I have the privilege of coaching in a variety of different contexts. Once recently in a township based food garden project, my attention was drawn to the amount of broken glass in the soil. On questioning the gardener, as we interrogated his business plan and strategy, it worried me that this one aspect had been overlooked. Observing that the earlier beds were still peppered with dangerous looking shards, and that the more recent beds seemed on the surface smoother, it seemed that the glass was not an immediate priority. I asked him about it, and he showed me cuts on his hands. So the glass had made an impact on his ability to work. Yet the shards remained in the pathways and in the first few beds that had been established. Suggesting that this was a hazard that could create liability costs for him merely brought agreement. The glass remained. I then suggested how to get rid of it and remove it, including the use of protective gear to do so. He brightened and agreed that it sounded feasible that the beds could be made safer.
My internal question was this:
- Why was removing the glass not a priority?
- Was the gardener so accustomed to hardship and difficulty that the glass was merely one more to endure?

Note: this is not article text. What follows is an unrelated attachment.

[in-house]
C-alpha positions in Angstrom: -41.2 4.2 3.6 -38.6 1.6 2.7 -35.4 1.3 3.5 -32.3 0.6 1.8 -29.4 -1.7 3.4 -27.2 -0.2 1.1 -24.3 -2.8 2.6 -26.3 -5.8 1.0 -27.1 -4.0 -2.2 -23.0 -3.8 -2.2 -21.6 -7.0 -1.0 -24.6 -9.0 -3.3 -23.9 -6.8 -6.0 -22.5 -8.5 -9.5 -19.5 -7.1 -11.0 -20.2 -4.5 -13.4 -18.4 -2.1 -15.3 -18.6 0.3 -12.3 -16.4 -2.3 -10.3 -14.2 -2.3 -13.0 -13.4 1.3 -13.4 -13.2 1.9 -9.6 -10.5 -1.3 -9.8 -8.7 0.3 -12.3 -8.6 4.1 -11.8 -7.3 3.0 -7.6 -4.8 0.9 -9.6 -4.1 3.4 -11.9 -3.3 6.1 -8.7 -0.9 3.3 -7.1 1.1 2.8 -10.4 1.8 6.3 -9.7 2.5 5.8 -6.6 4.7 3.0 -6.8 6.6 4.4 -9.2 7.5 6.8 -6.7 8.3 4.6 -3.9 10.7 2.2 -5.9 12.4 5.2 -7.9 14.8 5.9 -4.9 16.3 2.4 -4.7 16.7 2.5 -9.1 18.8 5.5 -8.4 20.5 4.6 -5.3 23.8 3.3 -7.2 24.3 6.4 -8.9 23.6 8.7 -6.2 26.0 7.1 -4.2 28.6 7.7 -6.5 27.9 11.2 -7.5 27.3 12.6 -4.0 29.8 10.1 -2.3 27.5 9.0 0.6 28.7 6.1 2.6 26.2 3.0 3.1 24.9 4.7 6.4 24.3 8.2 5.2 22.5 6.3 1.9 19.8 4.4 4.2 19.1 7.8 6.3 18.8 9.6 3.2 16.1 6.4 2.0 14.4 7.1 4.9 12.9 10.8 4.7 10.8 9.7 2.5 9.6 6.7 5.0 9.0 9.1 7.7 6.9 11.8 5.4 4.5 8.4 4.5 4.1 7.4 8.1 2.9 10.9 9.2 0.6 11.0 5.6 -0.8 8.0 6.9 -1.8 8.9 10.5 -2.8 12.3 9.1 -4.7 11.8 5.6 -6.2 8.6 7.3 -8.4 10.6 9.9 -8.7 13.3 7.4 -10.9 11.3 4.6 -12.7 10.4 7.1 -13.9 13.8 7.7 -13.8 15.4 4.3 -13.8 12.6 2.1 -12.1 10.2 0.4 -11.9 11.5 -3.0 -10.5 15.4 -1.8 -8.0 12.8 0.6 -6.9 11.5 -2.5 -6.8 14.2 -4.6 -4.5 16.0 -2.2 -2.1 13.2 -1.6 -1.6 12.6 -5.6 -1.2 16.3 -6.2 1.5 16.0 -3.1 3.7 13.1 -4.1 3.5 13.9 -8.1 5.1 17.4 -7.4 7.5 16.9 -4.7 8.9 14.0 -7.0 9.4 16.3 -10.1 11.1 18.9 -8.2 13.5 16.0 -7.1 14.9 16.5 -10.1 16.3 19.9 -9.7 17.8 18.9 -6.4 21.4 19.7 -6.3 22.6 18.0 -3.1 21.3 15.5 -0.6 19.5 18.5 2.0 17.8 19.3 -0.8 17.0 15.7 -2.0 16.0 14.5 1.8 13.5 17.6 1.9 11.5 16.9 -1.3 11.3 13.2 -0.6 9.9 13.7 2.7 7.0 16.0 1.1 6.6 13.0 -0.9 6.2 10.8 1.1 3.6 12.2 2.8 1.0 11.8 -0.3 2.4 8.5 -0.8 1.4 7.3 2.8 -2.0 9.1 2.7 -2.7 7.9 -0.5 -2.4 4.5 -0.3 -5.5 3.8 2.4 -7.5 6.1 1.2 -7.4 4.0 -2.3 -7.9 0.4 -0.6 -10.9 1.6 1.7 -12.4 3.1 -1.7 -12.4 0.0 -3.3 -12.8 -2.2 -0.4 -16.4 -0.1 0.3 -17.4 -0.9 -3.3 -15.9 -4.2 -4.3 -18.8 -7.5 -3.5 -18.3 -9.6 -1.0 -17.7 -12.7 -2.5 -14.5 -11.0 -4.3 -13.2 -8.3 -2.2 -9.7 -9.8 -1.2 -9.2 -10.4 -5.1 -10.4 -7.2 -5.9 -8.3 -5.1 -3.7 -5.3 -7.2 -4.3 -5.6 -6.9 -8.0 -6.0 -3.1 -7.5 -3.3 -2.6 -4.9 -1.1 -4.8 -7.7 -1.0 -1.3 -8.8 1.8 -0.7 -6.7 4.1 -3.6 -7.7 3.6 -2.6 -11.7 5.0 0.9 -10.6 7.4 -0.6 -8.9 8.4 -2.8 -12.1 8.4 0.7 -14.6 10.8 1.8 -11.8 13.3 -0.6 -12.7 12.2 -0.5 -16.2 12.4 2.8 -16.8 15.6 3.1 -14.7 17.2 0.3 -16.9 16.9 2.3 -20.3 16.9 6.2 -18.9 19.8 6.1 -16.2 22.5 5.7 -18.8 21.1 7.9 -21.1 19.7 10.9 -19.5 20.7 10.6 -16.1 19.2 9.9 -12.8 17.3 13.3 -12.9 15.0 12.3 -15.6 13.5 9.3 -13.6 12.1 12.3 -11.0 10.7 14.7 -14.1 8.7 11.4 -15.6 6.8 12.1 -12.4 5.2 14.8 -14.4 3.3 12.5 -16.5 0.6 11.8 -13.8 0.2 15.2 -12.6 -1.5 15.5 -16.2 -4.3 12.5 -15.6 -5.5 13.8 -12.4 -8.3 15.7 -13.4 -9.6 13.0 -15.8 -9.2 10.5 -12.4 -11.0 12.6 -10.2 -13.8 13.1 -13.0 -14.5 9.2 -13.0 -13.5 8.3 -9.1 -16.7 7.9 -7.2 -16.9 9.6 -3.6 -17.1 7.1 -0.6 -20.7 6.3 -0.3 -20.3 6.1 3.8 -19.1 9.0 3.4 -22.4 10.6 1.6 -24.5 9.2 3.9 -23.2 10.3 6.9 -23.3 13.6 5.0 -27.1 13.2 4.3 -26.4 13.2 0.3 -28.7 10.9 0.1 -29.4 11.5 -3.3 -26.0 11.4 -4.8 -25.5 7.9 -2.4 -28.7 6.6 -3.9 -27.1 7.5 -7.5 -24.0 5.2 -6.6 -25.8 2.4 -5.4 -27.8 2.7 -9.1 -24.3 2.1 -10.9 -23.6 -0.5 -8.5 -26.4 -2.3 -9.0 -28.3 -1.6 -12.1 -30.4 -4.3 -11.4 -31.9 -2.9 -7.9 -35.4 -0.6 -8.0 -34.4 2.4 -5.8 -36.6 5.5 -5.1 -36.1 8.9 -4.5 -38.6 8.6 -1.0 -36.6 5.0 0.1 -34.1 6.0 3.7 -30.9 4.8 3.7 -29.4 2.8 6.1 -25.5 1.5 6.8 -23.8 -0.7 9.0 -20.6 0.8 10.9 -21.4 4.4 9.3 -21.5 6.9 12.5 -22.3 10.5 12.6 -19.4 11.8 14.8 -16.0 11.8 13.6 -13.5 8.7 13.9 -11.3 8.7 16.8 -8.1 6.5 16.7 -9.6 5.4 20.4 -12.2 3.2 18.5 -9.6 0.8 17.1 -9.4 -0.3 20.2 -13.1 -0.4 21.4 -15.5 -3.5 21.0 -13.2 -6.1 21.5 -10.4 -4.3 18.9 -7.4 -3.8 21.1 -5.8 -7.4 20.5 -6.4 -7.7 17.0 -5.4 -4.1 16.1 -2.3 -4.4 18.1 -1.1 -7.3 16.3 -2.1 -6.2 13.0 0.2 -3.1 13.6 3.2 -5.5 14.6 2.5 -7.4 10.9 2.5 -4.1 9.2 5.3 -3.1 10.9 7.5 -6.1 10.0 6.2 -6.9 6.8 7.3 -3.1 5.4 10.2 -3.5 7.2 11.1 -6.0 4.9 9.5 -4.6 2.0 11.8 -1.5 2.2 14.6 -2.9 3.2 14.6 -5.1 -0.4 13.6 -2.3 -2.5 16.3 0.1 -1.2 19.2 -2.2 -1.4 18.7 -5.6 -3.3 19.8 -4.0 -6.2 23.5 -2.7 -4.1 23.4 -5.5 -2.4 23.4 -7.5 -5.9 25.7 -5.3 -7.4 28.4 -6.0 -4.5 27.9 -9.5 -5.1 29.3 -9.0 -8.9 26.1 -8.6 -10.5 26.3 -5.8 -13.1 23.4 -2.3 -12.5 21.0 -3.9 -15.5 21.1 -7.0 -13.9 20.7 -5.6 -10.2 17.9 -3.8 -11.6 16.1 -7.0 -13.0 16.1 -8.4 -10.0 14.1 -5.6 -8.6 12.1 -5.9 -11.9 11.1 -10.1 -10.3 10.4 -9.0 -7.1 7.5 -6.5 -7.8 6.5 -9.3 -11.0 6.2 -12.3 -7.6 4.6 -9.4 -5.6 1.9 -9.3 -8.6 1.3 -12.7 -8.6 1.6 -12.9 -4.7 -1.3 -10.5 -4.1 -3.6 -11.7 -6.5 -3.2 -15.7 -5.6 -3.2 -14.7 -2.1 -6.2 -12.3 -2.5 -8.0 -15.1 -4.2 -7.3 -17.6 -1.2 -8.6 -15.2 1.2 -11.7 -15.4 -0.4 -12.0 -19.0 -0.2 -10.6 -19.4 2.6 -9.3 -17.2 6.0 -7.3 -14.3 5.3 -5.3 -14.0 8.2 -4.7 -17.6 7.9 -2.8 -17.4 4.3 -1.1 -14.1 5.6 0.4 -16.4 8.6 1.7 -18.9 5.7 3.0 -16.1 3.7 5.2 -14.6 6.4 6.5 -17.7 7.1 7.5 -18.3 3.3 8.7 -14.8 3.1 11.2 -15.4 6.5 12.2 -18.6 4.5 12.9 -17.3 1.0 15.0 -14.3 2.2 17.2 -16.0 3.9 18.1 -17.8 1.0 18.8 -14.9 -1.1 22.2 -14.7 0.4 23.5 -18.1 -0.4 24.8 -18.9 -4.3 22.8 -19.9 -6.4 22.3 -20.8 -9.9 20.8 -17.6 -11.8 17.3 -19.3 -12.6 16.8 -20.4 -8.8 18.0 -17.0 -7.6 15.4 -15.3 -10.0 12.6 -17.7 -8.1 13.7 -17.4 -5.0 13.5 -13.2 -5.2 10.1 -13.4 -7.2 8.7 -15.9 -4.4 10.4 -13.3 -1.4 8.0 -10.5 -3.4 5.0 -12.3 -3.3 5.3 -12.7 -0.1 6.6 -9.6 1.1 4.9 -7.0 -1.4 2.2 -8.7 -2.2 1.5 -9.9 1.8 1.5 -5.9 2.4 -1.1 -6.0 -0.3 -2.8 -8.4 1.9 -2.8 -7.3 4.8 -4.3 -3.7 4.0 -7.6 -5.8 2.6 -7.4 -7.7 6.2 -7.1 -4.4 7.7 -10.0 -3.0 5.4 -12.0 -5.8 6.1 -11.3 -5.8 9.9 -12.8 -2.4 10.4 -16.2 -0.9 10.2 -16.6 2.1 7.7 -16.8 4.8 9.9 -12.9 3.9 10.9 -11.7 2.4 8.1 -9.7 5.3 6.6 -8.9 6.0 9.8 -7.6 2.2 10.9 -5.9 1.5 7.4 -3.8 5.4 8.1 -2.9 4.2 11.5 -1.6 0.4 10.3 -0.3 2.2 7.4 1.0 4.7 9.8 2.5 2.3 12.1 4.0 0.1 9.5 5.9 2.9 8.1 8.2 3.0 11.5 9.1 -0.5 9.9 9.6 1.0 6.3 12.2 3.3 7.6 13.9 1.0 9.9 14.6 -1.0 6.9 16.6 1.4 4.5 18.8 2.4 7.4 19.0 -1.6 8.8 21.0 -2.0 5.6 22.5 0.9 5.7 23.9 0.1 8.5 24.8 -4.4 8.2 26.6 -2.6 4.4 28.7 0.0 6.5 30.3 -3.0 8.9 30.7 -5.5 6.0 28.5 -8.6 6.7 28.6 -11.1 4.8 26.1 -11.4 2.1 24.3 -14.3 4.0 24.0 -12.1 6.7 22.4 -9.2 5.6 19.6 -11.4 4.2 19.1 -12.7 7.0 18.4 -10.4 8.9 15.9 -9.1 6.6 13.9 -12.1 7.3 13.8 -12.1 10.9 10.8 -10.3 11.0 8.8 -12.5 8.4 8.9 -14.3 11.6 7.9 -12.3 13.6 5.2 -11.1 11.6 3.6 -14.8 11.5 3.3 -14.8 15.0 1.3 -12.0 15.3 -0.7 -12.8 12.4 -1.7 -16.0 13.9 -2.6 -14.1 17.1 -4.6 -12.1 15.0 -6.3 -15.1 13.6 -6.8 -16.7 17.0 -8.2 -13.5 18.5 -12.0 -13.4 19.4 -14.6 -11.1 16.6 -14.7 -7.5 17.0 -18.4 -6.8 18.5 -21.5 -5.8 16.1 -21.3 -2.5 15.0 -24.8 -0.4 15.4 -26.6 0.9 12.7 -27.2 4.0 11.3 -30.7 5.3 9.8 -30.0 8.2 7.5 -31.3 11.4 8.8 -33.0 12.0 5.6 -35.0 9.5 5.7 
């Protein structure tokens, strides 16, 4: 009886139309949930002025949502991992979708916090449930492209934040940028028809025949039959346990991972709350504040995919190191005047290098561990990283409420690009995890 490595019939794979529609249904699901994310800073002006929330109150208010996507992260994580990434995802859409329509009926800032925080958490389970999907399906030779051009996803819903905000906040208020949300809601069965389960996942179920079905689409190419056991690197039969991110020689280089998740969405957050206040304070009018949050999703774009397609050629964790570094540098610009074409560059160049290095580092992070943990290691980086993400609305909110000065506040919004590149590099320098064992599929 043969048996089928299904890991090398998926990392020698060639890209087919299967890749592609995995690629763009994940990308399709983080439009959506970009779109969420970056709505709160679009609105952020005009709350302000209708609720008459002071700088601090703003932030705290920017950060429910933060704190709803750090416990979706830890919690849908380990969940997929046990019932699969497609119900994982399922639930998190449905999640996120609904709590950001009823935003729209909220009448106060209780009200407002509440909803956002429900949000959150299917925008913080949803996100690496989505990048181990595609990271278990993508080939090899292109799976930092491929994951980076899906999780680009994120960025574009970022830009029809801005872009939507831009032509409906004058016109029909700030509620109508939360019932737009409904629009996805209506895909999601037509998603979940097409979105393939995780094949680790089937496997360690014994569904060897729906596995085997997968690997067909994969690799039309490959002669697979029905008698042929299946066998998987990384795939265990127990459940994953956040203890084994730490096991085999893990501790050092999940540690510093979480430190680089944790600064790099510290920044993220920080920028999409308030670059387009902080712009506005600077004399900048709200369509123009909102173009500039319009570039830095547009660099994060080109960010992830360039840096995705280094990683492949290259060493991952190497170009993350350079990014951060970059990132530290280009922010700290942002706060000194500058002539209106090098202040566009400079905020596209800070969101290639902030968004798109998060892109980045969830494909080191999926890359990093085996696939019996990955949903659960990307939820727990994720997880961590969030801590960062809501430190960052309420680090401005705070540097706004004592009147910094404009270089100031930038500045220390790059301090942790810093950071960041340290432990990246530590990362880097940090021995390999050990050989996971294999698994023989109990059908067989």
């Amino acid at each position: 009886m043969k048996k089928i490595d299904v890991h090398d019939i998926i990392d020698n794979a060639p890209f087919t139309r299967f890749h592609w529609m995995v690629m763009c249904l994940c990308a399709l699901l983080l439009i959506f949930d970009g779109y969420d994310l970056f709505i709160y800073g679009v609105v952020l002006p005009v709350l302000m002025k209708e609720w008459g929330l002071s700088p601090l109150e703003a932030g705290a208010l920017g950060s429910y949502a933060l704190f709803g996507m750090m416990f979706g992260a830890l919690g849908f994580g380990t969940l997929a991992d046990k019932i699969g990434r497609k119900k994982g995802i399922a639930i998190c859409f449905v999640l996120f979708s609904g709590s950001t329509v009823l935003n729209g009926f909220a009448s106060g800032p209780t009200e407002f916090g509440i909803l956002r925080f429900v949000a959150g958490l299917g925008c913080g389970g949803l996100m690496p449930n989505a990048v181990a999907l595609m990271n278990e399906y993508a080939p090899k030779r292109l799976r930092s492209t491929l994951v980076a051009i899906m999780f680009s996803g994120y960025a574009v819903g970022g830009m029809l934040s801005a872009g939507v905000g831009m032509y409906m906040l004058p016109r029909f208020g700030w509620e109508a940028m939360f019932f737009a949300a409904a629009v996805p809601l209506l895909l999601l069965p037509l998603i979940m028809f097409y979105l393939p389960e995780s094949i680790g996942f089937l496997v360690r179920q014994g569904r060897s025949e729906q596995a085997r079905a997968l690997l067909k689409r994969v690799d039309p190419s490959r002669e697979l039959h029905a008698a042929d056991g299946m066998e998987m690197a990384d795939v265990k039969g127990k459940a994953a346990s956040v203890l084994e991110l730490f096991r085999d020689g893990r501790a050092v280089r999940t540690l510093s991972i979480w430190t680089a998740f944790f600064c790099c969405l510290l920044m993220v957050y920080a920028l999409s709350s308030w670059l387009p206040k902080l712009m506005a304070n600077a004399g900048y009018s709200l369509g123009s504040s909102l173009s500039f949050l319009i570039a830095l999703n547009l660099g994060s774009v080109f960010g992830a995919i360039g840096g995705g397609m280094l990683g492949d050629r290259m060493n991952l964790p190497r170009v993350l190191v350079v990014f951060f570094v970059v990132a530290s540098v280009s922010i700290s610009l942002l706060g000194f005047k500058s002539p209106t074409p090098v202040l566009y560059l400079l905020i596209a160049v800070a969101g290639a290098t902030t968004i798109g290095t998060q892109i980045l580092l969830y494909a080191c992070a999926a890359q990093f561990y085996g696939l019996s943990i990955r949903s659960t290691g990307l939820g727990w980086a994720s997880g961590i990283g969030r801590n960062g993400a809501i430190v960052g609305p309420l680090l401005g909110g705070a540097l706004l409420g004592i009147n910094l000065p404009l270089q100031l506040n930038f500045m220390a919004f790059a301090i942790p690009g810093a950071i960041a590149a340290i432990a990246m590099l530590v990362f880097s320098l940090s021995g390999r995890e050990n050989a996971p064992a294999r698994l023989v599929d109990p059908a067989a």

- Did the glass become so much a part of the environment that it had not stood out as dangerous even when the gardener cut his hand?
- On cutting himself, did the gardener still feel powerless to change his situation through what seemed to an outsider to be logical action?
- Why was the gardeners personal discomfort so low on his priority list?
My questions to you:
- What is your broken glass?
- What hardship have you become numbed and accustomed to?
- What difficulty are you stepping over and around rather than removing?
- Do you believe that you have the personal power to change your life?
If you are tired of walking on broken glass- contact me to discuss a solution for you.